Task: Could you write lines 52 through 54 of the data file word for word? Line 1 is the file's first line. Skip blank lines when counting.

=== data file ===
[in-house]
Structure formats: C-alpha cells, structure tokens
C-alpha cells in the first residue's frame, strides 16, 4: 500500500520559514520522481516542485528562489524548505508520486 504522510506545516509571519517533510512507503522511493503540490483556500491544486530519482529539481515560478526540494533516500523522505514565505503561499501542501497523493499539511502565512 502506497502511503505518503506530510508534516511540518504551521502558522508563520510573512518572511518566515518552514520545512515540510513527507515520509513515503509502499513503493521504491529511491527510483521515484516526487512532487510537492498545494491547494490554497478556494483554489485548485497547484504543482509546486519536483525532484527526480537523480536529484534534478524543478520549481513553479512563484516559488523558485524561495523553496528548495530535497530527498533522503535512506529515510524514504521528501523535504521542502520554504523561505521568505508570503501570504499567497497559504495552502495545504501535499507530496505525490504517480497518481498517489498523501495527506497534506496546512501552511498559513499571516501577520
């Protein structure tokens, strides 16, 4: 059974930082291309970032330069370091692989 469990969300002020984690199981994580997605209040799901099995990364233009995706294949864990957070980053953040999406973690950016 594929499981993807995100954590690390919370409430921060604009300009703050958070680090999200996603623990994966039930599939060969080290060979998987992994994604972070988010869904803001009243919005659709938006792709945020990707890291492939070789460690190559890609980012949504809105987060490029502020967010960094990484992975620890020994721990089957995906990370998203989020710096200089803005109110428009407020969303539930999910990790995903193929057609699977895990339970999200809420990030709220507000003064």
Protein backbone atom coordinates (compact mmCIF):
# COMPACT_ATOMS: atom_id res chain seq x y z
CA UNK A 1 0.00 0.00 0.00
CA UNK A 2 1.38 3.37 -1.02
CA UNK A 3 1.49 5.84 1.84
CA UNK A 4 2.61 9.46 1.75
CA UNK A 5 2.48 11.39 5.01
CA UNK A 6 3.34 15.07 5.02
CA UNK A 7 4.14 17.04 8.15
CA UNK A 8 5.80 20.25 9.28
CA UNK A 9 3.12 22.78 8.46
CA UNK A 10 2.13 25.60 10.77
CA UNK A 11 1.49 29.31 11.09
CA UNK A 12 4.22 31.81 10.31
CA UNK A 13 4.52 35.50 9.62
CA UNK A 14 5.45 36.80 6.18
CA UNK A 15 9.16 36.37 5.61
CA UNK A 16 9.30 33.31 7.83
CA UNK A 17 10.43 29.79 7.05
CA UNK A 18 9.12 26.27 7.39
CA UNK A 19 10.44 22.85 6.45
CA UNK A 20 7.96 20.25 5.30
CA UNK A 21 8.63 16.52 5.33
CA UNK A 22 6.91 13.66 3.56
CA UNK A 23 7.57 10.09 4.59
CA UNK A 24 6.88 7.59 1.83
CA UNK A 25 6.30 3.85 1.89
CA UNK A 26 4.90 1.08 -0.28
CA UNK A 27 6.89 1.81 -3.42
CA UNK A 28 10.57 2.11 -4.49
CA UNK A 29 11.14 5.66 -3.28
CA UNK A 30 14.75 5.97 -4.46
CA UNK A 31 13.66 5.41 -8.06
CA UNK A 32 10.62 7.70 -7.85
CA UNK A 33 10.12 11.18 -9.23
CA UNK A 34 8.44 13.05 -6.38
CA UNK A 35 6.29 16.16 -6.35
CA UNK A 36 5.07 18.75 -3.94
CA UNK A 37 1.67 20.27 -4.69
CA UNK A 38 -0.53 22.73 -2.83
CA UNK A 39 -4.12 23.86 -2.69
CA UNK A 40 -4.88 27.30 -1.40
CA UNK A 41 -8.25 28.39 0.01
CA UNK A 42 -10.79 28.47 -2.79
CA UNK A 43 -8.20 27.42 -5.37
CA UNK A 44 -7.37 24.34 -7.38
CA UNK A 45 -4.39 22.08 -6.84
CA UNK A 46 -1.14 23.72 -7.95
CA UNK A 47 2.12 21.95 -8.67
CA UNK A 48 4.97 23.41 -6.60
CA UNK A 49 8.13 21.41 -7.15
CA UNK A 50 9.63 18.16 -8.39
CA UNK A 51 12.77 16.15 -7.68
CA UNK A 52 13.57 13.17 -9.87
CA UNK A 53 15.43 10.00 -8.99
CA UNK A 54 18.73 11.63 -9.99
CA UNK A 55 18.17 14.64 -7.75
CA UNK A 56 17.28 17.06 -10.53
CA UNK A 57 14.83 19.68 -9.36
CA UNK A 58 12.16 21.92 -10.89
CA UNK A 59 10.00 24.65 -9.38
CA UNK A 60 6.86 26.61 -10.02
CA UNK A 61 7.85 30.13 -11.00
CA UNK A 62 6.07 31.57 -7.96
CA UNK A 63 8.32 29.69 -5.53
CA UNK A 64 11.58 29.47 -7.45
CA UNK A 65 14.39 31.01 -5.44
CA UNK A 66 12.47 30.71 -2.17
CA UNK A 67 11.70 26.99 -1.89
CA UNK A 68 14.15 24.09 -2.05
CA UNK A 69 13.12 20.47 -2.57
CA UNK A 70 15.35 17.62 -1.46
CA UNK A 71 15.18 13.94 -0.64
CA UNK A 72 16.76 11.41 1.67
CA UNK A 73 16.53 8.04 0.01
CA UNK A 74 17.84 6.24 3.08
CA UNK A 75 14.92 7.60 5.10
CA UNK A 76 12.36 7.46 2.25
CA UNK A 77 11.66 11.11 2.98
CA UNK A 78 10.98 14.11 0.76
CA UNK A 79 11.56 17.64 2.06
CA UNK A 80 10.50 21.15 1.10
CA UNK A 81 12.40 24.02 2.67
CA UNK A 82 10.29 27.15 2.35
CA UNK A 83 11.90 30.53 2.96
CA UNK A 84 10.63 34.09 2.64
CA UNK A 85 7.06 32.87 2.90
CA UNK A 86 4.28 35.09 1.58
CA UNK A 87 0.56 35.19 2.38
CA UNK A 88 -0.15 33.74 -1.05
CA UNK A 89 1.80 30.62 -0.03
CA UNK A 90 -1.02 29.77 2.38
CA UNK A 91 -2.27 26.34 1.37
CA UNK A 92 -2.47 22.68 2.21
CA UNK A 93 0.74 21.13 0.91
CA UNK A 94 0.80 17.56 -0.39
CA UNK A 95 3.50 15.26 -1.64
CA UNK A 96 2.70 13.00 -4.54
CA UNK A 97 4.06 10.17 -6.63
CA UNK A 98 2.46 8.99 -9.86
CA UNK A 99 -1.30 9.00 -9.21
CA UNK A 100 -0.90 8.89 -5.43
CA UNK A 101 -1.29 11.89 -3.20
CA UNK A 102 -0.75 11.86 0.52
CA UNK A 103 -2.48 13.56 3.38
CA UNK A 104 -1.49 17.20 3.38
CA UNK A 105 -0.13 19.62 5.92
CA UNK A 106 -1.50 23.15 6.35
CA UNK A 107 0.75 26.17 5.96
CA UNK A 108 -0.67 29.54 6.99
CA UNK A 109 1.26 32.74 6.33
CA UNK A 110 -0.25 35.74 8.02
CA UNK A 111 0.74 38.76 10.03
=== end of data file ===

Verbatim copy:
CA UNK A 46 -1.14 23.72 -7.95
CA UNK A 47 2.12 21.95 -8.67
CA UNK A 48 4.97 23.41 -6.60